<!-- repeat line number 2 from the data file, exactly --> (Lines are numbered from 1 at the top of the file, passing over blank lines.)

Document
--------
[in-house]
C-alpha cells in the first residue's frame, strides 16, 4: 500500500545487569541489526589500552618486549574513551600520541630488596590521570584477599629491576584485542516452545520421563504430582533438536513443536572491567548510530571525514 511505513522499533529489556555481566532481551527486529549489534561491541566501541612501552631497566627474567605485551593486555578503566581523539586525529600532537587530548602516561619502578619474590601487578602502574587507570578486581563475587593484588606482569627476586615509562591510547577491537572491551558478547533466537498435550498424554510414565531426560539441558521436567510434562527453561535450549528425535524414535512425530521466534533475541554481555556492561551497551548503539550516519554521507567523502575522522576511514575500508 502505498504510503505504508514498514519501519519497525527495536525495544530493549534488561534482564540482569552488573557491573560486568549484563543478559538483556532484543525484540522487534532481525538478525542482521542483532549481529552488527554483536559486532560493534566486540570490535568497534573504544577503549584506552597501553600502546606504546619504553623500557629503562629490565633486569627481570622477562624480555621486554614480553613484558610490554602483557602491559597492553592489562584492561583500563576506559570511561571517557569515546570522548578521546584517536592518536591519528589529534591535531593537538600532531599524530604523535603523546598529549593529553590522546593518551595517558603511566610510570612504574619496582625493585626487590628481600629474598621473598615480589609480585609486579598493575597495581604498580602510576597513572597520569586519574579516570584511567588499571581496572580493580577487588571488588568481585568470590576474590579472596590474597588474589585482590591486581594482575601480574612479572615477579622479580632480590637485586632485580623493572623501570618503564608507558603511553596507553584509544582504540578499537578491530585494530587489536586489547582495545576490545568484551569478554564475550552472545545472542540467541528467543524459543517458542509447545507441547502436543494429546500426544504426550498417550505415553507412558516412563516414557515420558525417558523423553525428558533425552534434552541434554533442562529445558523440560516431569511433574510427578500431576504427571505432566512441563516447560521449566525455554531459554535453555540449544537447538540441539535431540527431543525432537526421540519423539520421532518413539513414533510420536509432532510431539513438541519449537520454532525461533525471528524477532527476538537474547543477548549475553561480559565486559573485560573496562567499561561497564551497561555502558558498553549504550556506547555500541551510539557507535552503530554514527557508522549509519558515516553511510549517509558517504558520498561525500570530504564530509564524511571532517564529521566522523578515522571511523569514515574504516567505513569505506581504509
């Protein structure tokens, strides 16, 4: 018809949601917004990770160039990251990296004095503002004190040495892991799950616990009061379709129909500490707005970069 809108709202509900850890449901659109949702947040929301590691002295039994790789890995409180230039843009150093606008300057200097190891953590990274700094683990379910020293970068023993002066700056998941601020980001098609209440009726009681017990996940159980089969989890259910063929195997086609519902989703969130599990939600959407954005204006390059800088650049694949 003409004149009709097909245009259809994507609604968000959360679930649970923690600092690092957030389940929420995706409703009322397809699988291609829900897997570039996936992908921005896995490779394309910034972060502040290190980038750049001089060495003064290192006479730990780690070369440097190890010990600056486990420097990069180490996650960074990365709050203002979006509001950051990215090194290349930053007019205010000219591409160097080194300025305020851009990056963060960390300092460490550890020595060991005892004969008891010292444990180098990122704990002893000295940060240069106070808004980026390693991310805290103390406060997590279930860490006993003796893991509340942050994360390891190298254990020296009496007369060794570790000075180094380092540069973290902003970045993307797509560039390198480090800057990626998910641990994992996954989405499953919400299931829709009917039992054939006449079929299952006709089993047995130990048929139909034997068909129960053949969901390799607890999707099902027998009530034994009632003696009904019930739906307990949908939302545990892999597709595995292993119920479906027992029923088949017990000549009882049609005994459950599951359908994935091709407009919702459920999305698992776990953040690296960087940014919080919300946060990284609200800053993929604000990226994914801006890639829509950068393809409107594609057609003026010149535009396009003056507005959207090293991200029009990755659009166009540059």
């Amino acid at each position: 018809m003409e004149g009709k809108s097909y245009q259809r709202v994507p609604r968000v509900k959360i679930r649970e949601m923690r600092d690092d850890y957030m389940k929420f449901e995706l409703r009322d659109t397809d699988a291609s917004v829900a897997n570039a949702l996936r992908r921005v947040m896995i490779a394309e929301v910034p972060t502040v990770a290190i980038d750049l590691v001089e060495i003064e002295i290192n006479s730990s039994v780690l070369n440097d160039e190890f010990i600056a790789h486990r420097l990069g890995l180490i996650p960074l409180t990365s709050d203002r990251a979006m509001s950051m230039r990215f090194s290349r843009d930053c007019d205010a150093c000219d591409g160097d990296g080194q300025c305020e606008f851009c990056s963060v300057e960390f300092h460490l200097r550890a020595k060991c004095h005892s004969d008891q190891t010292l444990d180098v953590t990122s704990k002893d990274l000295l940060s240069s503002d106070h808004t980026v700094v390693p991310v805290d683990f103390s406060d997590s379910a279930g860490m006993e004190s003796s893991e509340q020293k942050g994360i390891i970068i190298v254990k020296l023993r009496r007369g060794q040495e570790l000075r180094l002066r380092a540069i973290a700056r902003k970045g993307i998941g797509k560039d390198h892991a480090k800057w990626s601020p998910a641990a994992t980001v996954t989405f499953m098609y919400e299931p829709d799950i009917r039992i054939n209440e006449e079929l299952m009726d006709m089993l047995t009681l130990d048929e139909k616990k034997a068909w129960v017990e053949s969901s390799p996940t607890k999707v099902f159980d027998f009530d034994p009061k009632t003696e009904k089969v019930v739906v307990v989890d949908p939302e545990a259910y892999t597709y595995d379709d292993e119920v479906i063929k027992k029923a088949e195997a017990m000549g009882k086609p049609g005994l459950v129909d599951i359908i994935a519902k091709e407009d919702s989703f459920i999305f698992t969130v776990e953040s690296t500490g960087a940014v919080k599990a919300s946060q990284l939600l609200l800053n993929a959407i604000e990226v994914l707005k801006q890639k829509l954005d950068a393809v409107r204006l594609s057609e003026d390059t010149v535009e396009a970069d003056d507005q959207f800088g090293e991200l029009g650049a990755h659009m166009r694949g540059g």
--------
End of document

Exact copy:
C-alpha cells in the first residue's frame, strides 16, 4: 500500500545487569541489526589500552618486549574513551600520541630488596590521570584477599629491576584485542516452545520421563504430582533438536513443536572491567548510530571525514 511505513522499533529489556555481566532481551527486529549489534561491541566501541612501552631497566627474567605485551593486555578503566581523539586525529600532537587530548602516561619502578619474590601487578602502574587507570578486581563475587593484588606482569627476586615509562591510547577491537572491551558478547533466537498435550498424554510414565531426560539441558521436567510434562527453561535450549528425535524414535512425530521466534533475541554481555556492561551497551548503539550516519554521507567523502575522522576511514575500508 502505498504510503505504508514498514519501519519497525527495536525495544530493549534488561534482564540482569552488573557491573560486568549484563543478559538483556532484543525484540522487534532481525538478525542482521542483532549481529552488527554483536559486532560493534566486540570490535568497534573504544577503549584506552597501553600502546606504546619504553623500557629503562629490565633486569627481570622477562624480555621486554614480553613484558610490554602483557602491559597492553592489562584492561583500563576506559570511561571517557569515546570522548578521546584517536592518536591519528589529534591535531593537538600532531599524530604523535603523546598529549593529553590522546593518551595517558603511566610510570612504574619496582625493585626487590628481600629474598621473598615480589609480585609486579598493575597495581604498580602510576597513572597520569586519574579516570584511567588499571581496572580493580577487588571488588568481585568470590576474590579472596590474597588474589585482590591486581594482575601480574612479572615477579622479580632480590637485586632485580623493572623501570618503564608507558603511553596507553584509544582504540578499537578491530585494530587489536586489547582495545576490545568484551569478554564475550552472545545472542540467541528467543524459543517458542509447545507441547502436543494429546500426544504426550498417550505415553507412558516412563516414557515420558525417558523423553525428558533425552534434552541434554533442562529445558523440560516431569511433574510427578500431576504427571505432566512441563516447560521449566525455554531459554535453555540449544537447538540441539535431540527431543525432537526421540519423539520421532518413539513414533510420536509432532510431539513438541519449537520454532525461533525471528524477532527476538537474547543477548549475553561480559565486559573485560573496562567499561561497564551497561555502558558498553549504550556506547555500541551510539557507535552503530554514527557508522549509519558515516553511510549517509558517504558520498561525500570530504564530509564524511571532517564529521566522523578515522571511523569514515574504516567505513569505506581504509